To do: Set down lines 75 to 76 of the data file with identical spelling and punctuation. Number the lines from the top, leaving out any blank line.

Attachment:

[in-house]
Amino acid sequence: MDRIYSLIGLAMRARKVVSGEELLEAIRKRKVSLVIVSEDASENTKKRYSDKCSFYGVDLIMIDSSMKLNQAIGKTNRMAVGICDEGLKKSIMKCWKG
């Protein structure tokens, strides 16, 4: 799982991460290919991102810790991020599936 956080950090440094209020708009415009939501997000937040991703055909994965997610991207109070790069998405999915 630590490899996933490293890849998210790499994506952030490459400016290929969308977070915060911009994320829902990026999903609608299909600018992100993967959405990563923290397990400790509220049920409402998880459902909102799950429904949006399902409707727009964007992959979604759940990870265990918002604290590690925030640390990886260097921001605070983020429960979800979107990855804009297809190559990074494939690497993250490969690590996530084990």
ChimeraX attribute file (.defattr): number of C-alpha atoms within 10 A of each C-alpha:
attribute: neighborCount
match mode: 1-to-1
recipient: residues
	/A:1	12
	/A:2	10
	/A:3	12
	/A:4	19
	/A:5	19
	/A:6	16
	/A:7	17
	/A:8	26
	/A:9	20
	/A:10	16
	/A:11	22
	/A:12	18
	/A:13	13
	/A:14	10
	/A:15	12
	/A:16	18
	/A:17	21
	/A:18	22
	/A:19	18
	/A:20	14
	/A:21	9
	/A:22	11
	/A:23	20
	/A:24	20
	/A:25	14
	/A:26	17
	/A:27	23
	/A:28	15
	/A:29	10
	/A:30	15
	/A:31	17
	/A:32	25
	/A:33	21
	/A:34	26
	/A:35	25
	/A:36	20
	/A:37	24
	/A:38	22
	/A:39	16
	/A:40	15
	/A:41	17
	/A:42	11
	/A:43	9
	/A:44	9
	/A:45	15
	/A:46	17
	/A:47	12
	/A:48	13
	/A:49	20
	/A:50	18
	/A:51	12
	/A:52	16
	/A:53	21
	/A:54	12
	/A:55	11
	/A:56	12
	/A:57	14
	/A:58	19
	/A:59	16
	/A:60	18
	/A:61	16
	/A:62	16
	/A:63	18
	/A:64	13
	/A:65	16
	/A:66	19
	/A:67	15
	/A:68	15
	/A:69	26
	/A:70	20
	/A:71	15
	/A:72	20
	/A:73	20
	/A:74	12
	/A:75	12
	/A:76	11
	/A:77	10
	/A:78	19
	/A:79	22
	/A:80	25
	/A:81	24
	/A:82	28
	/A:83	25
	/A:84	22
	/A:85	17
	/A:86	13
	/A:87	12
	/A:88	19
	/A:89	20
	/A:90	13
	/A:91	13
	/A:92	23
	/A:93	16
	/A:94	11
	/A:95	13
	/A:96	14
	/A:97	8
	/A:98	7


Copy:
	/A:68	15
	/A:69	26